Before Jane Goodall there was Anne Innis Dagg. Her research on giraffe’s was groundbreaking and so was her fight for women’s equality in science. In 1956, she made her first trip to South Africa to study giraffes in their natural habitat, which was captured on a 16mm camera by documentary filmmaker, Alison Reid. Travelling alone as a 23-year-old biologist to study animal behaviour in the wild was almost unheard of at the time, especially for a young woman. She followed the strict standards of non-interference and non-interaction and eventually published her work in the world’s most prestigious research journals. Her book, The Giraffe, is still considered “the Bible” on the species. This, however, was not enough to launch her career as a researcher. She was even denied tenure at the University of Guelph in 1972, a position she required as a woman to become a professor.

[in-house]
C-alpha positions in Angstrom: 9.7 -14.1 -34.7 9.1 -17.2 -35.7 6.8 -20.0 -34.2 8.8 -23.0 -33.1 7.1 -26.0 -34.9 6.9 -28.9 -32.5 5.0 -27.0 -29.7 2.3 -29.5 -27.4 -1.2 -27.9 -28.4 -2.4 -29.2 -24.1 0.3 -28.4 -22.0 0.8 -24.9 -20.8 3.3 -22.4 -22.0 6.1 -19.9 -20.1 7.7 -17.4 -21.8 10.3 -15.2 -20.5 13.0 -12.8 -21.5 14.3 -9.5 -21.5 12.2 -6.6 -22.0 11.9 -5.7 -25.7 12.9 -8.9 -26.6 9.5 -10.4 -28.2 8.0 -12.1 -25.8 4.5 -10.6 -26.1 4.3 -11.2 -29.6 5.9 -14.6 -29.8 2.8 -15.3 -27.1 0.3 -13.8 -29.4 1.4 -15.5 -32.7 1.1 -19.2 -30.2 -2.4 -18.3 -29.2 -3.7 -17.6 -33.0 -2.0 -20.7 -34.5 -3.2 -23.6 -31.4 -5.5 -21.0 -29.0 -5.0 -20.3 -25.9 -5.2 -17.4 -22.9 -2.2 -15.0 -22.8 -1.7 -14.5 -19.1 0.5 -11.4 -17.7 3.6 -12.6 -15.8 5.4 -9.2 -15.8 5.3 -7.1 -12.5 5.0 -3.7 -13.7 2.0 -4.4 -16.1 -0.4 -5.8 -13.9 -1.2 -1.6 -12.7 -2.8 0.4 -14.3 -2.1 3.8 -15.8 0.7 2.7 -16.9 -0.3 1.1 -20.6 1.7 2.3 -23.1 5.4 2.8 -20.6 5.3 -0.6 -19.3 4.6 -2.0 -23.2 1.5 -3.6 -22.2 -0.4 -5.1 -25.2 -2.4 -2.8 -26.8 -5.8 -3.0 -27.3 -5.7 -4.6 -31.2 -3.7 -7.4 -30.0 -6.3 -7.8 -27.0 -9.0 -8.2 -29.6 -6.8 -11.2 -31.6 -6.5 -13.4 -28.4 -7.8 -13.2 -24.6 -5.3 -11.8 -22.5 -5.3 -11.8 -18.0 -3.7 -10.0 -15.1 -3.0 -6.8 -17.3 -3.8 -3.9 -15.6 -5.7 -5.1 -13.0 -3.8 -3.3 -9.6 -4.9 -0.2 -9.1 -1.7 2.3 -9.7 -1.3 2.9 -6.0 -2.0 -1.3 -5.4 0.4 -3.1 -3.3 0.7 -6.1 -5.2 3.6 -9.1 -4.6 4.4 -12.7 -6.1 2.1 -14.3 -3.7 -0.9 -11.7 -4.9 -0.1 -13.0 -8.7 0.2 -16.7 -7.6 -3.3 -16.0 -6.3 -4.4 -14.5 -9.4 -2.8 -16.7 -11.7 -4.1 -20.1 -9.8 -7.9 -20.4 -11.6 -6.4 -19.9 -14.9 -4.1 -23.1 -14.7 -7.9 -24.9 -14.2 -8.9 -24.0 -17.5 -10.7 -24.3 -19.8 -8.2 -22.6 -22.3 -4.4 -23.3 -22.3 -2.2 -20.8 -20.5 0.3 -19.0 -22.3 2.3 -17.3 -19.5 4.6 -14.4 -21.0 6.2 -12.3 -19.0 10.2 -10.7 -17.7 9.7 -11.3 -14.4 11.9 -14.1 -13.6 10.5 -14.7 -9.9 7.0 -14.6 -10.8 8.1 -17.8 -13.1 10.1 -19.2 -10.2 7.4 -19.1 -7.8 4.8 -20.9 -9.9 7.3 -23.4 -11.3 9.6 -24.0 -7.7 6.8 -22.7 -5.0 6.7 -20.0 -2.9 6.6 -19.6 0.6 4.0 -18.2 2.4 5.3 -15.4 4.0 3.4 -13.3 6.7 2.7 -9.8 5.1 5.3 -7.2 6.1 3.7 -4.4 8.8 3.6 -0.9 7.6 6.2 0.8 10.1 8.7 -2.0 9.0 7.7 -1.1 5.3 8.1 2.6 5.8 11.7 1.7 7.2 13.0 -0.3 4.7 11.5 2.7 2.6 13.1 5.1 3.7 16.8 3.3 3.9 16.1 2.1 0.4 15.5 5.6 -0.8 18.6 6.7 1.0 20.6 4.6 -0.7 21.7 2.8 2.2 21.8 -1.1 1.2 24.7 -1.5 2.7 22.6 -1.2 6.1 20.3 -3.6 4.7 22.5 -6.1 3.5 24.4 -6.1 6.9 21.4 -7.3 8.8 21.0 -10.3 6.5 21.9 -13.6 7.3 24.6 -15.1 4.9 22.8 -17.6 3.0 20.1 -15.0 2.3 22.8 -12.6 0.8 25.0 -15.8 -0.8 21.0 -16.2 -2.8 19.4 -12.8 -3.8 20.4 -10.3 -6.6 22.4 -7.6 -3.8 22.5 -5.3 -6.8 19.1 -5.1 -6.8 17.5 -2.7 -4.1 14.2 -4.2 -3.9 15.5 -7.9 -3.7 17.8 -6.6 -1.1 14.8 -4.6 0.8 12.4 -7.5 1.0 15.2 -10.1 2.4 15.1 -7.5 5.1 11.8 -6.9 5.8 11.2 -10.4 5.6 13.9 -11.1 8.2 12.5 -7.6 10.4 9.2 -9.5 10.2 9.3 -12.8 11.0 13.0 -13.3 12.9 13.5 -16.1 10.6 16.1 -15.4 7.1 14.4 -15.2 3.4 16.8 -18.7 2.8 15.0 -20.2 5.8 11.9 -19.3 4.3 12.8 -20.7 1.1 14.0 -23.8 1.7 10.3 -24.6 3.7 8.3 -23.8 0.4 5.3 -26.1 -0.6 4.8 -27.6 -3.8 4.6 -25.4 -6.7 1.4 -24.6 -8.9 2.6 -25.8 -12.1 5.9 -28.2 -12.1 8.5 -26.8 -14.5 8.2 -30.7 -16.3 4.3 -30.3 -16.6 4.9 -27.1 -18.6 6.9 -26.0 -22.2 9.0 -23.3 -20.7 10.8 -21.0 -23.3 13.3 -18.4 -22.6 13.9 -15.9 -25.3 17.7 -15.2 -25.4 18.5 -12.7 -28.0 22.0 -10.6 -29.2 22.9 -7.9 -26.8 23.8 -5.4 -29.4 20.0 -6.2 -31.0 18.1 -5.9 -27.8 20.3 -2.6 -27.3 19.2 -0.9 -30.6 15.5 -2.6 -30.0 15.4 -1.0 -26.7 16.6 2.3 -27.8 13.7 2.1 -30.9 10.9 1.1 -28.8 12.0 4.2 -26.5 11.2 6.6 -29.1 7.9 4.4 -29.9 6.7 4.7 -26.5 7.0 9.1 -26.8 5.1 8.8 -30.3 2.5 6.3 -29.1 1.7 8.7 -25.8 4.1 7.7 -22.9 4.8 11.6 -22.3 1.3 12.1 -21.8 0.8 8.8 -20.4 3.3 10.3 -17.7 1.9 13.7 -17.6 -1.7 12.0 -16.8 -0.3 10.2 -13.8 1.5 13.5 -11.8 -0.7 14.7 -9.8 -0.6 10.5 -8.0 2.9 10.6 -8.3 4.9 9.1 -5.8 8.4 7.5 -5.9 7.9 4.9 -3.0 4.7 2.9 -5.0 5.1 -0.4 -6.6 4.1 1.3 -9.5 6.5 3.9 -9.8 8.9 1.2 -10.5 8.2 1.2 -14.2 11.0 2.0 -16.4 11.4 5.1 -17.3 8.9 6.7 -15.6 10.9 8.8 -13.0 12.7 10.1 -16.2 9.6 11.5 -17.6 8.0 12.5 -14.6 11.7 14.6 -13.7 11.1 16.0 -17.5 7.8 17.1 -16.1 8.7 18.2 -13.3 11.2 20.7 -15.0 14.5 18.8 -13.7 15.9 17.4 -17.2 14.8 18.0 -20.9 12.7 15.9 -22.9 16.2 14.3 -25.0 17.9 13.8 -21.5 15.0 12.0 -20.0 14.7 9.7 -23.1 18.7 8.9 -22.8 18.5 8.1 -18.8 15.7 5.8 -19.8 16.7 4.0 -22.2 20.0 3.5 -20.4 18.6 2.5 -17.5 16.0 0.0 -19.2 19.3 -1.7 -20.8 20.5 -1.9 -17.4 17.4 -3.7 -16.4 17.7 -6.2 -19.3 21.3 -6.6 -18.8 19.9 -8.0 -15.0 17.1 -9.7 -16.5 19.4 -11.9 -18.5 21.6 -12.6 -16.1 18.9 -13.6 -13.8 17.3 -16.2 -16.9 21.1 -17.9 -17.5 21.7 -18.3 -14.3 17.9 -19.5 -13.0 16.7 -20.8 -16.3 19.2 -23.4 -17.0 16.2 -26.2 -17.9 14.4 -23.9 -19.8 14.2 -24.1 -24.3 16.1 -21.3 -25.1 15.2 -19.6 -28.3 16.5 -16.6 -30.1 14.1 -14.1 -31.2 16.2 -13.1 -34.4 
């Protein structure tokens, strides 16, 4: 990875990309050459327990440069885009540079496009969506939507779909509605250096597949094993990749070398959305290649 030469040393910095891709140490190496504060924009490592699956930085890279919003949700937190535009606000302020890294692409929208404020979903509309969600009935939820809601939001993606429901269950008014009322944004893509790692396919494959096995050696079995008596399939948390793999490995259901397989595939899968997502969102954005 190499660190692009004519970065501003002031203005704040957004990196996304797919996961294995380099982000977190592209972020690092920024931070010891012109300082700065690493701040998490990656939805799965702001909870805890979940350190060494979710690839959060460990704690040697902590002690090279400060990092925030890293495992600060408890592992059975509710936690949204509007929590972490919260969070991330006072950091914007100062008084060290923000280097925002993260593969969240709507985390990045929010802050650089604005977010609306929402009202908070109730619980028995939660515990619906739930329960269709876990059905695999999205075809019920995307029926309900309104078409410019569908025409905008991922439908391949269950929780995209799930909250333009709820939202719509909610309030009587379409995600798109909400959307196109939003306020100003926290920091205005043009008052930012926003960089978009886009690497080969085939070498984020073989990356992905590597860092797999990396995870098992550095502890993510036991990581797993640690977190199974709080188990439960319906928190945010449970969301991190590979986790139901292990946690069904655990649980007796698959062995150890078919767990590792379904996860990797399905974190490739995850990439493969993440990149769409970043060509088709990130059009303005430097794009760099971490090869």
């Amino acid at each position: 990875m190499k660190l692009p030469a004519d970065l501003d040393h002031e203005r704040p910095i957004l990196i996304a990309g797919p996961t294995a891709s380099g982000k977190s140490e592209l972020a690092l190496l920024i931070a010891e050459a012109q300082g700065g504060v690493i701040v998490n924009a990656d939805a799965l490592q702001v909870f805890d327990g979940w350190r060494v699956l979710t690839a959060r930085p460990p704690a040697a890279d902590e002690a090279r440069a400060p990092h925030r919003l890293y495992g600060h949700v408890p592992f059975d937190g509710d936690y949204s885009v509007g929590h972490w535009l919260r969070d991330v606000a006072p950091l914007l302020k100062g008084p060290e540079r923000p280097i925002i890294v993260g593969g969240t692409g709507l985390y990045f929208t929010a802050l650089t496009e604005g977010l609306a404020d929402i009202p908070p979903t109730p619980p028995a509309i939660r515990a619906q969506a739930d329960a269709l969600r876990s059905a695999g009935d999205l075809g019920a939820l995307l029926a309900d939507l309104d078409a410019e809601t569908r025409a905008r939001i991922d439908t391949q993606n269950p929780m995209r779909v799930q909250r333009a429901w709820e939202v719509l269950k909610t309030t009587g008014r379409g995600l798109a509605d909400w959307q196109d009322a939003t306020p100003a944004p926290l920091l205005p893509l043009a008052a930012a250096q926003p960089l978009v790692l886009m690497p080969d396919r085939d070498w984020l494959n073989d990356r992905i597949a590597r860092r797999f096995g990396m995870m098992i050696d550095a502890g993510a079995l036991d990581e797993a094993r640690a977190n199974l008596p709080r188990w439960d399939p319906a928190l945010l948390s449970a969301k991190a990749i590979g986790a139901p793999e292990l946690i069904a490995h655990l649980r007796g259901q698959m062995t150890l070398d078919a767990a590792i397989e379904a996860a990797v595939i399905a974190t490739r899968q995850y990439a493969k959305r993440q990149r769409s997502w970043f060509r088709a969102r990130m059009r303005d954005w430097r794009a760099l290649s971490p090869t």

In addition to her unprecedented research, she also spent years “working to advance the representation of women in university faculties”, according to this Tyee article. She went up against the “old boys” network and helped create a sustainable career path for all, and not just some.